Design for the Pot Revolution

A new industry is emerging in North America, one that has lay dormant for over 70 years — Cannabis.

EWNCWith a long and storied history running back thousands of years, cannabis became illegal before the mass consumerism of post-World War II and, as such, missed out on a “Mad Men” advertising treatment.

But, with legalization unfolding across the world, the marketing, advertising and communications industries are coming to grips with how to put their mark on cannabis sativa and shape the public’s view of this, often maligned, plant.

Where does cannabis fit in? How do we expand the market? How do we establish trust from the public who might hear one story from cannabis activists, another from law enforcement and another from the medical professionals?


The underground market traditionally hasn’t mixed with the advertising agency boardrooms of Madison Ave, and the cannabis subculture liked it that way.

Cannabis began to leak into the world of art and design for the first time during the counter-culture movement of the 1960s. With millions tuning in, turning on and dropping out there was a huge wave of “trip” inspired artwork that filled the bedrooms and suburban basements of the West.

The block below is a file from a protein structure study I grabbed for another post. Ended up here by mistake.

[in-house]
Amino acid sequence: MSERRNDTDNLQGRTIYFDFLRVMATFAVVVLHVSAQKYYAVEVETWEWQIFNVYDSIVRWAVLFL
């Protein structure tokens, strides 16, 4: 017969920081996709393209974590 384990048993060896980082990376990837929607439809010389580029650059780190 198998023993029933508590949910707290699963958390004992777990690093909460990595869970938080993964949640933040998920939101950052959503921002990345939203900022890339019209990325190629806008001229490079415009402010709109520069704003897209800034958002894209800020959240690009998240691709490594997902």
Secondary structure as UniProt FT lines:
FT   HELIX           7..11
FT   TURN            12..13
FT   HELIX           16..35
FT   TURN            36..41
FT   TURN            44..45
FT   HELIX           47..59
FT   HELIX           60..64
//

The art and design of cannabis has always had a very DIY feel to it, in part due to the illegality of the plant – pot leaf emblazoned baggies, t-shirts and psychedelic posters were all made in small shops across the country with creators free to work to please only themselves and their local clients.

Ordering your “Columbian Gold” belt buckle and copy of The Emperor Wears No 2868e68de62f6b305126a03fe169643aClothes from the back of an indie rock magazine was a time-honoured tradition.

This hippie-inspired cannabis design has largely kept its aesthetic to the present day (at least as long as the Grateful Dead and Phish keep touring), while the culture of cannabis expanded into other areas – most notably the Latino influenced hip hop of Cypress Hill and the myriad of other rap acts that have cannabis front and centre in their music.

These various subcultures will continue to influence and inform the art and design of cannabis as it enters the mainstream, but the future of cannabis branding will rely on solid principles to guide the marketing, advertising, graphic and industrial design of the industry.

In future posts, I will look more closely at the history of cannabis design, from the early representations of cannabis in folk art to the latest design trends of the leading companies in the cannabis revolution.